5-7-5 Haiku Lesson Plan-1

OBJECTIVE: Prepare students for Haiku Workshop with Regina Baiocchi

PROCEDURE: Teach and review seven (7) concepts with each student

  1. What is a syllable?
  2. What is a haiku?
  3. Explore haiku topics.
  4. Explore 5-7-5 form.
  5. Identify basic verb tenses
  6. What is a contraction?
  7. What is irony?

5-7-5 Haiku Definitions

  1. A syllable is one sound of speech.
    Examples: “Two” has 1 syllable. “Thirteen” has 2 syllables.
  2. A haiku is an unrhymed poem that expresses feelings, uses irony
    Example:  as the big frog leaps – 5
    we try to follow its path –  7
    but she clears her throat  – 5
  3. Haiku topics include nature, seasons but can be about any theme or idea.
    Examples: summer, winter, spring, fall, birds, oceans, city, food, etc.
  4. Explore 5-7-5 form: tell a story using 17 syllables.
    In Examples #2 (above) line 1 has 5 syllables, line 2 has 7 syllables, and line  has 5 syllables. What is the poem about?
  5. Tenses deal with time. past tense: I was going (yesterday, before); present:
    I am going (today, now); future tense: I will be going (tomorrow, later).
  6. Contractions combine two words to create one word. 3 examples are:
    did + not = didn’t; do + not = don’t; will + not = won’t
  7. Irony occurs when words to convey (describe)  opposite meanings, i.e., “beautiful day!” in reference to “nasty” weather; irony may also convey sarcasm, mockery, etc.

Lesson Plan-2

Objective: Write image haiku

Materials: Board, chalk; paper, pencil; dictionary, thesaurus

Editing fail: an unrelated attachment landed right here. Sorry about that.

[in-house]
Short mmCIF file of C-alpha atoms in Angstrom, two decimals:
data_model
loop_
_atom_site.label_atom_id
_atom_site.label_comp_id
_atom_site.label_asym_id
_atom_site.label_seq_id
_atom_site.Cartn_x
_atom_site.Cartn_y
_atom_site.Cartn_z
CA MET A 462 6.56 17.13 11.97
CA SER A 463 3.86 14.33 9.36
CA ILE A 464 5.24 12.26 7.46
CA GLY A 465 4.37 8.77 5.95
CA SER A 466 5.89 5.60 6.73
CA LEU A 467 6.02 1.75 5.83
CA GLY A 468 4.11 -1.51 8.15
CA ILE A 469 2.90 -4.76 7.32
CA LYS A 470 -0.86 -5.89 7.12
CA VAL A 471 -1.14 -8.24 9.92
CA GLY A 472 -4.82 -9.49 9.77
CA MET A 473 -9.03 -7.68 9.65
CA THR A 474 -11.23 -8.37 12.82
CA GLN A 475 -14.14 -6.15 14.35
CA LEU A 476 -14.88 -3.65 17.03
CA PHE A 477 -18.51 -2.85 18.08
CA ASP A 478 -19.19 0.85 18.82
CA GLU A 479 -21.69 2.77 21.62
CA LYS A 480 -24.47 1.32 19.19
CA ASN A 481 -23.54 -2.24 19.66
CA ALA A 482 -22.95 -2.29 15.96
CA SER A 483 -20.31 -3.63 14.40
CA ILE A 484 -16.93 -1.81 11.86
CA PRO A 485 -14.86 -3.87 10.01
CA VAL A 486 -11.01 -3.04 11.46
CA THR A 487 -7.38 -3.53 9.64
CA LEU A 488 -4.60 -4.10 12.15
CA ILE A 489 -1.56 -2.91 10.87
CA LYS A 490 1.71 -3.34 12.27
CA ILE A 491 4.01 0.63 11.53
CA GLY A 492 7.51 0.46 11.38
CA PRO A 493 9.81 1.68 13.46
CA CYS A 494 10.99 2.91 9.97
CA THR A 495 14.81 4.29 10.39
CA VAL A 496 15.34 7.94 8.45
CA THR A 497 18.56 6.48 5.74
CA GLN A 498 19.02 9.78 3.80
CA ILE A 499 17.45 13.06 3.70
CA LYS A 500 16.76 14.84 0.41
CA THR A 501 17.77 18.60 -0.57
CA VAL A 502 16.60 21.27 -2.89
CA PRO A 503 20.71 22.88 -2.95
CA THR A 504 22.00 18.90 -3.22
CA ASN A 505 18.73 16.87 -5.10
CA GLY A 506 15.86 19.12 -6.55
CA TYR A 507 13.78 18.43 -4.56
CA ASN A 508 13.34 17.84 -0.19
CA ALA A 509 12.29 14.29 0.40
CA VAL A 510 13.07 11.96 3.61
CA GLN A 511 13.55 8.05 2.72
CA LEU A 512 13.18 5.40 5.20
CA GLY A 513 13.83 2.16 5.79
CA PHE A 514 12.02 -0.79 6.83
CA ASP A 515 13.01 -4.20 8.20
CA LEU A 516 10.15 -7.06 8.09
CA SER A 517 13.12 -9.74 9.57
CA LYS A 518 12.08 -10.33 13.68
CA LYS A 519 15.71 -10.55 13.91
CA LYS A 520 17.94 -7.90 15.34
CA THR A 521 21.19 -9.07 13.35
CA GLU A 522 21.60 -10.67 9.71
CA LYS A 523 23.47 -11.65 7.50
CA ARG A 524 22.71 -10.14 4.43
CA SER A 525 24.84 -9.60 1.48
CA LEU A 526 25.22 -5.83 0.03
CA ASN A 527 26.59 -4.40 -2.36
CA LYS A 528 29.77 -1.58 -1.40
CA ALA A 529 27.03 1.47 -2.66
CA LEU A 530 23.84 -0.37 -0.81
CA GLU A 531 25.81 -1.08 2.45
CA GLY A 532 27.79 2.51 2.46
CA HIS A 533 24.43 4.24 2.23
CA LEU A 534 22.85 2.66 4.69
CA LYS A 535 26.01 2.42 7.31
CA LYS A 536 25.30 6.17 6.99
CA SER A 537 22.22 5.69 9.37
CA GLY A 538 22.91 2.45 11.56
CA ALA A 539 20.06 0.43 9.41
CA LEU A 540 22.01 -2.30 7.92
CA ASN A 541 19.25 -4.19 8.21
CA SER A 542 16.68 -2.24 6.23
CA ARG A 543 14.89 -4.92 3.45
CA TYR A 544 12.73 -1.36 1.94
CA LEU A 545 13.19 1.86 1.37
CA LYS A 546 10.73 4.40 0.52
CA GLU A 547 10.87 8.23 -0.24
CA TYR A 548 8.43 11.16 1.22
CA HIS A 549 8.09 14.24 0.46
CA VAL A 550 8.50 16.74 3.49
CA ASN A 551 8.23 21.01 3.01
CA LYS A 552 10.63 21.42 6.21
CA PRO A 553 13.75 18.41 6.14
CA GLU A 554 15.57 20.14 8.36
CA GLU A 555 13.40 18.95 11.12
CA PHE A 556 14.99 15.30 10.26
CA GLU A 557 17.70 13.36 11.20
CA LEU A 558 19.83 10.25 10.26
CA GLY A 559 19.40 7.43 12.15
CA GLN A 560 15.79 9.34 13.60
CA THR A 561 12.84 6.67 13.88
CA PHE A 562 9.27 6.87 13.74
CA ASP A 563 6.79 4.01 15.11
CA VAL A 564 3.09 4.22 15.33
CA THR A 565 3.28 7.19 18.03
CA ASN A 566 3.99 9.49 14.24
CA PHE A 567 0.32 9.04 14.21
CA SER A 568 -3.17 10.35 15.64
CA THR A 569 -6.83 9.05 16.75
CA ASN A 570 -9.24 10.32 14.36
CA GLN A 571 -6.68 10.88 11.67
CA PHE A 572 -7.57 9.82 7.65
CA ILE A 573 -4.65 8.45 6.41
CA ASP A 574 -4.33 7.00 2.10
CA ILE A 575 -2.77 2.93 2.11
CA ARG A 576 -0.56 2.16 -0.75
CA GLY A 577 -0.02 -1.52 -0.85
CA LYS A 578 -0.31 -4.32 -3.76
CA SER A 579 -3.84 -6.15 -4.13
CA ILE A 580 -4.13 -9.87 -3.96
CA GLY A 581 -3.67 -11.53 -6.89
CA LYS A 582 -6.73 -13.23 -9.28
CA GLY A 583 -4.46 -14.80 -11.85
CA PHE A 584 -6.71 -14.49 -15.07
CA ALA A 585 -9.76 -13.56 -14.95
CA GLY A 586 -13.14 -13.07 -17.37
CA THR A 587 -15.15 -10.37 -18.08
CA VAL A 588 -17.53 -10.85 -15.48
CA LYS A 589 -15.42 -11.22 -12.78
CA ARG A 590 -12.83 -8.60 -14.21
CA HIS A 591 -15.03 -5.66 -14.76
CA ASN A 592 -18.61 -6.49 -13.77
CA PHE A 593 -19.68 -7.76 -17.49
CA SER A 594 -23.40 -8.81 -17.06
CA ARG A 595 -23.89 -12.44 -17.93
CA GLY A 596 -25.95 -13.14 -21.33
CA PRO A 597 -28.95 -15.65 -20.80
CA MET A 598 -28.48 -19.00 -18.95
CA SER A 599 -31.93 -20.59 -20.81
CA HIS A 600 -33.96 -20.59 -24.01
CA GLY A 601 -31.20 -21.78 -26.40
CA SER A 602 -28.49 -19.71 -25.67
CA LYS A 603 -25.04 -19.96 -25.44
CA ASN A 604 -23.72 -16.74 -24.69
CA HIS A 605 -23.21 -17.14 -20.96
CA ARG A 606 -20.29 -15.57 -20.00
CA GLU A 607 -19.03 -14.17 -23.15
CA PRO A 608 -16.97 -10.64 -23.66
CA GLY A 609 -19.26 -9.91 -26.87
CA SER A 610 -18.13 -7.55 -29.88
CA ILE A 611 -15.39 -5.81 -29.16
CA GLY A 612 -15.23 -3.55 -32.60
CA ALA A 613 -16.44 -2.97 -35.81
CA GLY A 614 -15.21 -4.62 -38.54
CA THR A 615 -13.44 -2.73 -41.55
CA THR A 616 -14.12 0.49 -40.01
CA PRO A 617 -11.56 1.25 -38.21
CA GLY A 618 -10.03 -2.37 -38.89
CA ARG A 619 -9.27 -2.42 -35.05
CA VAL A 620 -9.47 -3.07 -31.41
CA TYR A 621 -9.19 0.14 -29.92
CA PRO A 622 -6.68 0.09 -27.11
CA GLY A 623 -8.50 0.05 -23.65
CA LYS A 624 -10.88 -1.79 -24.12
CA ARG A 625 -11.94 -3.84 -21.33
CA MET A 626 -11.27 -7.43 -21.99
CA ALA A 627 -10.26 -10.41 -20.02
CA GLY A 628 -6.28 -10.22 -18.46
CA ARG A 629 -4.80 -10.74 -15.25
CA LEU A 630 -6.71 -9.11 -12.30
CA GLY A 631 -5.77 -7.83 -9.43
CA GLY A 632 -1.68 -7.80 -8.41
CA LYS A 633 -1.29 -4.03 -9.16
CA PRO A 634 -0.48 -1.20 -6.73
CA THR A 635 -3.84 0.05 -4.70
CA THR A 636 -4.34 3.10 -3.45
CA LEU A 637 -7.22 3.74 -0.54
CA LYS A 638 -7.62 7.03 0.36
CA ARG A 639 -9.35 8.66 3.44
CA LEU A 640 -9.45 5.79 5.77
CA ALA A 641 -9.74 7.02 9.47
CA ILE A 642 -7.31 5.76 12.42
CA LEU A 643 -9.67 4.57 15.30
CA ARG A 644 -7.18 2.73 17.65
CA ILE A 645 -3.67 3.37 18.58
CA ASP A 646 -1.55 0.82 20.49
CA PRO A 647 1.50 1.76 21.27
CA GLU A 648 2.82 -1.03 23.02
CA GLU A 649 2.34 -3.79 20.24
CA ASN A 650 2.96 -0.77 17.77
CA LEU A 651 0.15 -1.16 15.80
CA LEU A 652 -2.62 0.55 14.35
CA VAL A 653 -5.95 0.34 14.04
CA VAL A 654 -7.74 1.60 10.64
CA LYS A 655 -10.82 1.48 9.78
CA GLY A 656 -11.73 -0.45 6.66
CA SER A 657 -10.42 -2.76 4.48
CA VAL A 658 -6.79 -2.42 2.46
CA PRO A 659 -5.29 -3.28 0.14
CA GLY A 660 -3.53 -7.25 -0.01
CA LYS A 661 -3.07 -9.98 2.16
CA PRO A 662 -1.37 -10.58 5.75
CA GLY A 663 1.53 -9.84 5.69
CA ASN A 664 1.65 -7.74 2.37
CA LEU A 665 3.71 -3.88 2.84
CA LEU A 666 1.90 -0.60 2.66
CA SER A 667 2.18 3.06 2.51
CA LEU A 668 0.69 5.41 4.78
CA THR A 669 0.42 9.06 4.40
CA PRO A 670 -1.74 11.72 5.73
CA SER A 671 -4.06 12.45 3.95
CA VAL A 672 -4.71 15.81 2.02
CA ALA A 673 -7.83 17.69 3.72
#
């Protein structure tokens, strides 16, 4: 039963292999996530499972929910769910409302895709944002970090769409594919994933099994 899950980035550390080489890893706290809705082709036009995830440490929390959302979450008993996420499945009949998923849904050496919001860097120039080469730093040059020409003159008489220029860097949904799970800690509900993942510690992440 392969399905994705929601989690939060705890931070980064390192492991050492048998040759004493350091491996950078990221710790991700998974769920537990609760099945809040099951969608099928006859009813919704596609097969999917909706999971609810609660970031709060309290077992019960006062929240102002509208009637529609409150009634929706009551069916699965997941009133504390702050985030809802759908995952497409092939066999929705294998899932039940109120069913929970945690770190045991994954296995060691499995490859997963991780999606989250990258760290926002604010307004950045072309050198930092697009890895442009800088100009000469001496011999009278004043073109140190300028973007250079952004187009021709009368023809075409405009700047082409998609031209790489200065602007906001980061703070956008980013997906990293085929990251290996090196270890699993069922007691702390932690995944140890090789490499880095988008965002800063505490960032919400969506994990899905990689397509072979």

Procedure: Record answers for each. Engage students for each step.

1. Read haiku aloud*

2. Define, identify “images”

3. ID how 6 senses detect images: How do images appeal to senses?

4. Use senses to make brief observation (tell story)

5. Write line 1: [in 5 syllables, present an image]

6. Write line 2: [in 7 syllables, describe an action]

7. Write line 3: [in 5 syllables, connect/link 2 different, unlikely-paired images ]

*3 image haiku:

a Halloween mask
floating face up in a ditch
slowly shakes its head—Clement Hoyt

three little red birds
hop across a crowded street
the stoplight is green—Regina Harris Baiocchi

pink and blue bubbles
many different sizes
one pops on her face—Regina Harris Baiocchi

Lesson Plan-3

Haiku Lesson Plan 3

Objective: Write haiku with 7 elements, using 2-3 word columns

Materials: Board, chalk; paper, pencil; dictionary, thesaurus

Procedure: Students list images, actions in columns/table.

6 Sensesimagesaction, state of beingsurprise: aha moment
Sight (see)grass, flower, puppygrow, barka fly appears
Sound (hear)breeze, laugh, musicblows, ticklestuba sounds like flute
Smellrain, baking breadsoaks, causes hungericy Big Dipper
Tastesweet, sour, bittermakes smiles, puckersbite a cheese brick
Touch (feel)warm, soft, wetscratch, pushkiss the sky
Feeling, sensationlove, sleepy, hungerlove makes me happybrush happiness

 

1. Does your haiku create a picture? Present an image?

2. Is your haiku about a season, feeling or action?

3. Is your haiku about an experience: real, imagined; present, past, future?

4. Does your haiku express feeling using an image, experience?

5. Does you have a surprise, aha moment, or use irony in the last line?

6. Do you show compassion, feeling; connect to nature, world?

7. Does your haiku have three lines: 5-7-5 and 17 syllables?

3 examples:

lying in the grass
I feel a warm summer breeze
a grasshopper naps

the smell of cut grass
reminds me of summer days
snowflakes melt in dreams

red rose in a vase
Happy Valentine’s Day, love
bumblebee alights